In Brazil, the southern city of Porto Alegre passed an ordinance that reportedly was secretly written completely by ChatGPT, OpenAI’s artificial intelligence chatbot. According to City Councilman Ramiro Rosário, he asked ChatGPT to write up a proposal for legislation. He made no edits to what AI gave him — and this ordinance was successfully passed by lawmakers.
According to The Associated Press, Rosário used AI to craft this ordinance “to prevent the city from charging taxpayers to replace water consumption meters if they are stolen.” When Rosário presented this unchanged proposal, all of his 35 colleagues voted in favor of it — he did not let anybody know that this ordinance was written by ChatGPT.
As a result, this ordinance was passed in October and went into effect on Nov. 23.
City lawmakers in Brazil passed what appears to be the nation’s first legislation written entirely by artificial intelligence — even if they didn’t know it at the time.https://t.co/AO9RolMRQ1
— NBC Los Angeles (@NBCLA) December 1, 2023
Rosário publicly talked about using ChatGPT to craft this proposal this Wednesday, which led other city councilmembers in Porto Alegre to realize what they had passed. Porto Alegre’s city council president, Hamilton Sossmeier, found out about this passed ordinance written by AI alongside everybody else after Rosário’s public comments on social media.
Now that Rosário has admitted to using AI to craft legislation, many people have criticized his actions, especially as worries arise over the use of AI in public policy and legislation. Many people feel that Rosário should have at least been open about the use of AI when creating the proposal.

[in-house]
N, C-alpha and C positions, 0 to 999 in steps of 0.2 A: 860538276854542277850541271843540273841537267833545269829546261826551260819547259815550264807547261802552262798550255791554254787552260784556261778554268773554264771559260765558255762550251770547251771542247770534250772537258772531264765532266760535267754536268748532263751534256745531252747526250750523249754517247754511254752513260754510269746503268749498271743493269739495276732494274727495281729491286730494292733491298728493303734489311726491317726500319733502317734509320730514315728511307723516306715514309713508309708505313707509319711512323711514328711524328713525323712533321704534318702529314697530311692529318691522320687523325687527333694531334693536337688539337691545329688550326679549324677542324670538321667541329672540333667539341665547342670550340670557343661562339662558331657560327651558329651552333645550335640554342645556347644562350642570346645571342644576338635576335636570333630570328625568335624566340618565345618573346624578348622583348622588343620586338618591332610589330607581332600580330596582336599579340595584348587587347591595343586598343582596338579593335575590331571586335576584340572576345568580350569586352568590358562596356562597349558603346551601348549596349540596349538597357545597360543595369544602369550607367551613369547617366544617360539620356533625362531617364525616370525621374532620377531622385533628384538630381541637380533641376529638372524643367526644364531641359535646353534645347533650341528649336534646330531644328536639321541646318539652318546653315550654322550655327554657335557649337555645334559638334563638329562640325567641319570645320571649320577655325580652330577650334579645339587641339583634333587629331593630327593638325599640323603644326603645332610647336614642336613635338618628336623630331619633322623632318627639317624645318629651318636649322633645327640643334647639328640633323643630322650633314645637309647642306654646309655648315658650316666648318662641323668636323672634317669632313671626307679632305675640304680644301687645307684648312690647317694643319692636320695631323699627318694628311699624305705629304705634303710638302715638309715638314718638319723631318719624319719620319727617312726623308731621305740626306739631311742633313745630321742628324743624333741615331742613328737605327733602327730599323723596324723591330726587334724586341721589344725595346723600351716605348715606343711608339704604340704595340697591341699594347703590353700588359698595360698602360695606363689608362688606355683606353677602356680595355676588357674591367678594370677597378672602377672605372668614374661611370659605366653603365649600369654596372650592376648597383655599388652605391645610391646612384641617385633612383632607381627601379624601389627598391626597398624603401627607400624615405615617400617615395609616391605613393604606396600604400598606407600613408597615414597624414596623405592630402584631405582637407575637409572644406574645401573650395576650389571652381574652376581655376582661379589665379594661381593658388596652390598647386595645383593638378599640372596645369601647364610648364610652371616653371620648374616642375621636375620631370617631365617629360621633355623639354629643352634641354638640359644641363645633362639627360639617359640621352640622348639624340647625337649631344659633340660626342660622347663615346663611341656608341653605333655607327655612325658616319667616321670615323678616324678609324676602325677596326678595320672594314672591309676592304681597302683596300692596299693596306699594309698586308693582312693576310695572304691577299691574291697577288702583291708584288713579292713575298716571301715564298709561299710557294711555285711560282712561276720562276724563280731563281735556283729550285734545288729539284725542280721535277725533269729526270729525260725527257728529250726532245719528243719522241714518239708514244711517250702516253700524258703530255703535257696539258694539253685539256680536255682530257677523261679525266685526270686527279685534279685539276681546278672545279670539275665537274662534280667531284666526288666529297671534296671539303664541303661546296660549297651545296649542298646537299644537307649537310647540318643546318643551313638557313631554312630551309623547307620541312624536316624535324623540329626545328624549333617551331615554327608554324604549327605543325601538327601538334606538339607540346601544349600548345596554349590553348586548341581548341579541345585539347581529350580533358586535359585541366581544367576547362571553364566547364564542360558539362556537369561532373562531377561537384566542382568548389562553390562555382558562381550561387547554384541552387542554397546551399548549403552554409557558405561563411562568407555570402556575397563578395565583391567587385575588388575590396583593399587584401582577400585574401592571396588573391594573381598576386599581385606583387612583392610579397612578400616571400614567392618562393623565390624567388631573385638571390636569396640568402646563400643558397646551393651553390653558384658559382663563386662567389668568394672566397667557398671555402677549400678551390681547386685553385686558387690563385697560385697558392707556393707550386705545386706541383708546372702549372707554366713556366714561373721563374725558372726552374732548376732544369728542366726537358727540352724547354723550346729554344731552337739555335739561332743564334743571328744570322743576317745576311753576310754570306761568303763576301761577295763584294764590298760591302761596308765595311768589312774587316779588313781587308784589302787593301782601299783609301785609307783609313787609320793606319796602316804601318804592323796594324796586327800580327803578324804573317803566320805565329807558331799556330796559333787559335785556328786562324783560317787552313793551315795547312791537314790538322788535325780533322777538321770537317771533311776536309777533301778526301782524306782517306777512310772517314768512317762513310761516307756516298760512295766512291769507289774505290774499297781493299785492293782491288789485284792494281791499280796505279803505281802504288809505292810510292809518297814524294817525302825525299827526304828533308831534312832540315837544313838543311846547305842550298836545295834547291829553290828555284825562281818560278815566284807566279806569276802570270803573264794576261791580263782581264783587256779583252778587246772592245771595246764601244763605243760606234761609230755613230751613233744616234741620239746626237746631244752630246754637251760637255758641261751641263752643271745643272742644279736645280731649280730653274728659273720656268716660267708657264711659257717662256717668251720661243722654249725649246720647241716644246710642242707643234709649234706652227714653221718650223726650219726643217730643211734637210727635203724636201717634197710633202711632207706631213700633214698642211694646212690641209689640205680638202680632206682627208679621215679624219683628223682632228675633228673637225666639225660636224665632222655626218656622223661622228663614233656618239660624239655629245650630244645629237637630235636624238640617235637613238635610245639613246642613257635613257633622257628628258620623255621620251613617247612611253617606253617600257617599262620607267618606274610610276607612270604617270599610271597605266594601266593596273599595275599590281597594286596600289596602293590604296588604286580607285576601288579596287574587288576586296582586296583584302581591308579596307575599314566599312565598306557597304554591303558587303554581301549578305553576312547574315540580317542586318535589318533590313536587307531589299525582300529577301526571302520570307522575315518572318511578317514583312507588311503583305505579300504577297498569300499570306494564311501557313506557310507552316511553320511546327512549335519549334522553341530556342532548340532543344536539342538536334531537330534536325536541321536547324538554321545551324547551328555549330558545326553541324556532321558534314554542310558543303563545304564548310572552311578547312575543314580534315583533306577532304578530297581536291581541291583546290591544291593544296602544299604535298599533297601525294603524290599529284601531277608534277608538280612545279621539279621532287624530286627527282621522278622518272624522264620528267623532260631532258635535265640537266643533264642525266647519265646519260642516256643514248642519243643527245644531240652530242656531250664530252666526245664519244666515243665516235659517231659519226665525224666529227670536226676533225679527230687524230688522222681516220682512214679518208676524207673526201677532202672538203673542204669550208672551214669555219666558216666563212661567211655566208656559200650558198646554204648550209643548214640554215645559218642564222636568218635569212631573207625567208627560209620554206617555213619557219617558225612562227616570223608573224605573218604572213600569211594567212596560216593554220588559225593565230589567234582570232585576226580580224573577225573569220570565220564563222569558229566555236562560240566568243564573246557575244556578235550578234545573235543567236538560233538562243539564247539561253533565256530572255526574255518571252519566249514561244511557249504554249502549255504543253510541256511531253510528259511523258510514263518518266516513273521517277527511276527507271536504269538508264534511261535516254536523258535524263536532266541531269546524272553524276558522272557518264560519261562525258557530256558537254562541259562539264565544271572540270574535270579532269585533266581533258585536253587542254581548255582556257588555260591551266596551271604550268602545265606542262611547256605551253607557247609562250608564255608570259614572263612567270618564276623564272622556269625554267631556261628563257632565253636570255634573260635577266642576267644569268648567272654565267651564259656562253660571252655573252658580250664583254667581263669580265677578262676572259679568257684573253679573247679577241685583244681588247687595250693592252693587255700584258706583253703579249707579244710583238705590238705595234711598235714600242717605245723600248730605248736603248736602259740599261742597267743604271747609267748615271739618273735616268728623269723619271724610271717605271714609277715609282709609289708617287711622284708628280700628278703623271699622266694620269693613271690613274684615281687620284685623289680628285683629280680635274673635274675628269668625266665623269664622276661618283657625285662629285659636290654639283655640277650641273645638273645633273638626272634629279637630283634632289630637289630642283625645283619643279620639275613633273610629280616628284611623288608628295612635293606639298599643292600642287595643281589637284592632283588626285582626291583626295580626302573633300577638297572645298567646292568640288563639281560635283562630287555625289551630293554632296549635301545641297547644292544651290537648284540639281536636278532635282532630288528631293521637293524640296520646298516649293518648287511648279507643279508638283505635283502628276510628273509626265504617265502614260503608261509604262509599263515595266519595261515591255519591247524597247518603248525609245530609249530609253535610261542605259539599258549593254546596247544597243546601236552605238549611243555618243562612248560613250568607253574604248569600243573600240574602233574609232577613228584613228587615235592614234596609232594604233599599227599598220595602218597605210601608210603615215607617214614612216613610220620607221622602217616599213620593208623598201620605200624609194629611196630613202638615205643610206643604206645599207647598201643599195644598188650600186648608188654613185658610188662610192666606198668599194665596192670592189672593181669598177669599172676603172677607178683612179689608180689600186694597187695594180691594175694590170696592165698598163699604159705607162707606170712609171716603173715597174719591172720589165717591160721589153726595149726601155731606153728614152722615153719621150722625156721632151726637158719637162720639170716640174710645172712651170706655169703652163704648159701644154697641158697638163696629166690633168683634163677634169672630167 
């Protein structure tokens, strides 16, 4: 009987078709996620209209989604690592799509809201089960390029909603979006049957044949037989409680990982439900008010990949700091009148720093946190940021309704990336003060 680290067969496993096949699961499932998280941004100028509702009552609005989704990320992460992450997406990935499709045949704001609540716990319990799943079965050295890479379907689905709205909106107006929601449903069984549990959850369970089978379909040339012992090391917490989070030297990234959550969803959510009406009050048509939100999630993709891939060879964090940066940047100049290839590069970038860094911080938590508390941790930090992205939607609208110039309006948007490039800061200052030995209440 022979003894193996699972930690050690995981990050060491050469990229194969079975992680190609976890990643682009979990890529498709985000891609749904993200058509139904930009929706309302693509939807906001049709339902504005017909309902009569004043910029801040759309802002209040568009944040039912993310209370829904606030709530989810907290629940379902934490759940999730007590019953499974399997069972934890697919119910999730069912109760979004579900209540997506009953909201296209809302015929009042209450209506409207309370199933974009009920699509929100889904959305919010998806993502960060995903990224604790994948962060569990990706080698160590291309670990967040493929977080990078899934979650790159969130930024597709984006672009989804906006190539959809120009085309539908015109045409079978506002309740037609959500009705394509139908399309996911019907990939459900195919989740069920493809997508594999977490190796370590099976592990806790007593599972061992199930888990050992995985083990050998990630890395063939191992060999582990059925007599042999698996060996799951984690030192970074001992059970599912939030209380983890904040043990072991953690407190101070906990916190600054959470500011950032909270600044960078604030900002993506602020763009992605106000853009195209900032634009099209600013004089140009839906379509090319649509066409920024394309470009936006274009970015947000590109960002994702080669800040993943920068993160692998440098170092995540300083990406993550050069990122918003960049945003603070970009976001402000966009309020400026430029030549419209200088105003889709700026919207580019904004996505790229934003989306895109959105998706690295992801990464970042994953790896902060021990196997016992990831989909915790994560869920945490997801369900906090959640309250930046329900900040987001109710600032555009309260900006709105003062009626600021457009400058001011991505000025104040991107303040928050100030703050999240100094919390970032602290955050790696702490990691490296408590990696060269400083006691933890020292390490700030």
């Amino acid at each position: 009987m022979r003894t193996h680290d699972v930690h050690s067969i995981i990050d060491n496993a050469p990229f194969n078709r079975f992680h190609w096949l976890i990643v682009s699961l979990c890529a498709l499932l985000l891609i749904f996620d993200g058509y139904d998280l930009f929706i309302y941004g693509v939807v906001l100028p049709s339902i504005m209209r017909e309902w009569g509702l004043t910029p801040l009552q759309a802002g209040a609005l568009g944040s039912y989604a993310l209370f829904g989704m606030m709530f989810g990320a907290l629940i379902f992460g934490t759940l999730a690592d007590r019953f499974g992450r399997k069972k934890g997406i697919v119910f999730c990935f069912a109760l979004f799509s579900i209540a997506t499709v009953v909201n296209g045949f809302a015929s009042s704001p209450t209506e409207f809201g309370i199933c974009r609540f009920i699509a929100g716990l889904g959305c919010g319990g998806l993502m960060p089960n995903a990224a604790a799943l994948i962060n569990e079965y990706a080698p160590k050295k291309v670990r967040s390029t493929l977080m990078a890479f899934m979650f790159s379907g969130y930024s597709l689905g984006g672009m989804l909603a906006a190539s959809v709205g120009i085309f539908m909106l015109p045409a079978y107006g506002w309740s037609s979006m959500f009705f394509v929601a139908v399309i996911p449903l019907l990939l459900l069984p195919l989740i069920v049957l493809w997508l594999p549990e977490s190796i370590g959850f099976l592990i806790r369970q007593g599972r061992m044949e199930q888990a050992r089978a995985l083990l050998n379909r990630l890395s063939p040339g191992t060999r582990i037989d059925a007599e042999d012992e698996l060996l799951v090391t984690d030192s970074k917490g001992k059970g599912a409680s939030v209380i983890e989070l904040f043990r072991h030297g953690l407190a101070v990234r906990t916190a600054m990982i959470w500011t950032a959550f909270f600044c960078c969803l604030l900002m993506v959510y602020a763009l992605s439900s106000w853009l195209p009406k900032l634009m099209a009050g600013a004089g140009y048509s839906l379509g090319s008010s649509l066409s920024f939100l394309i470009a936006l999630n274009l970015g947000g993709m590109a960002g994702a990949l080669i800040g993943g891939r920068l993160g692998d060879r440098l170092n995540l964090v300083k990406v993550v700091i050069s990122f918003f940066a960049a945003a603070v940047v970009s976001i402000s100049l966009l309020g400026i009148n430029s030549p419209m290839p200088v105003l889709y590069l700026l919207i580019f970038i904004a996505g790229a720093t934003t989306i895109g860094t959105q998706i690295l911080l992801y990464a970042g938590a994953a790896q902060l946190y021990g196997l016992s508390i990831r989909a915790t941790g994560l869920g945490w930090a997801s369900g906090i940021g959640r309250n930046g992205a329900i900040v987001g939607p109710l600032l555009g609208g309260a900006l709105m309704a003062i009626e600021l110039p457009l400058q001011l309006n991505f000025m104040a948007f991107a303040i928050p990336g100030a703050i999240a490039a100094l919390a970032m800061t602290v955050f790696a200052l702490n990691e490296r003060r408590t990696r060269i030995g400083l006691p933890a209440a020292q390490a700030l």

Rosário told The Associated Press, “If I had revealed it before, the proposal certainly wouldn’t even have been taken to a vote.”
He also disagrees with those who have criticized him, stating that AI can help lawmakers when drafting proposals. Rosário said that his use of ChatGPT was intended to start a debate, as he thinks AI can be used for good.
Sossmeier, the city’s council president, criticized Rosário at first, calling his action a “dangerous precedent.” Sossmeier especially pointed out the lack of transparency, as council members weren’t aware that what they were voting on was written by ChatGPT.
However, Sossmeier has since come around to the idea, saying, “I changed my mind. I started to read more in-depth and saw that, unfortunately, or fortunately, this is going to be a trend.”